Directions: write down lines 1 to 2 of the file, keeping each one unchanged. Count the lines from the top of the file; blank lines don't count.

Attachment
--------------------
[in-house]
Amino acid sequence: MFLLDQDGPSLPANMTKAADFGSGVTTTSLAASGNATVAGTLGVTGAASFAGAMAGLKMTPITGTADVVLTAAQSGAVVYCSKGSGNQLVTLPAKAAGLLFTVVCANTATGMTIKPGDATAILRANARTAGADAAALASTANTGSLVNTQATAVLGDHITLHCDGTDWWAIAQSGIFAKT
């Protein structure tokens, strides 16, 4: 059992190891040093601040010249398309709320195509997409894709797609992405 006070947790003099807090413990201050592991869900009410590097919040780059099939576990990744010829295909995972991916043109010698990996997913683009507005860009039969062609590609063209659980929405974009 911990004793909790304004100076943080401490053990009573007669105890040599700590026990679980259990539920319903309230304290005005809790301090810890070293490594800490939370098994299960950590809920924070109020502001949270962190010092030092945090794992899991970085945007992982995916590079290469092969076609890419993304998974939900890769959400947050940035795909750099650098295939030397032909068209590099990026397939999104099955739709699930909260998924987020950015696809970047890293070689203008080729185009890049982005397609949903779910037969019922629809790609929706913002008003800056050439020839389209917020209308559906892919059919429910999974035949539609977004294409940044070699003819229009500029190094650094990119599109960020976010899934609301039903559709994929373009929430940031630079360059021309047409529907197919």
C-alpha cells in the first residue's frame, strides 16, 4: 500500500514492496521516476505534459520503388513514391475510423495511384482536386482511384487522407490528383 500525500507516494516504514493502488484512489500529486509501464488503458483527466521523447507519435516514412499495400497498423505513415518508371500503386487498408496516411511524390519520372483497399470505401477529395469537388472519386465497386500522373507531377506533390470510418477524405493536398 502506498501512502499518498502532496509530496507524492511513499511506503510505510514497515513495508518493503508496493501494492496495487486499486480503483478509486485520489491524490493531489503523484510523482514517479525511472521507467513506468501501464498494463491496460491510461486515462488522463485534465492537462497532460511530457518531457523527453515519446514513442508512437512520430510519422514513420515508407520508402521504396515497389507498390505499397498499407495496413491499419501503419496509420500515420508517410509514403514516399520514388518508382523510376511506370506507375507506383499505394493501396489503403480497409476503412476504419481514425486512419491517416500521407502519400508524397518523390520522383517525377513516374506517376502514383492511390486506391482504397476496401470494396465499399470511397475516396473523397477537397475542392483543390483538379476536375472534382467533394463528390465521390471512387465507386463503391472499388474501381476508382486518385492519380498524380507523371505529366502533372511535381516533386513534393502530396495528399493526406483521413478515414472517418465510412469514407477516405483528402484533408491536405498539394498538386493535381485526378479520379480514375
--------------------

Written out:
[in-house]
Amino acid sequence: MFLLDQDGPSLPANMTKAADFGSGVTTTSLAASGNATVAGTLGVTGAASFAGAMAGLKMTPITGTADVVLTAAQSGAVVYCSKGSGNQLVTLPAKAAGLLFTVVCANTATGMTIKPGDATAILRANARTAGADAAALASTANTGSLVNTQATAVLGDHITLHCDGTDWWAIAQSGIFAKT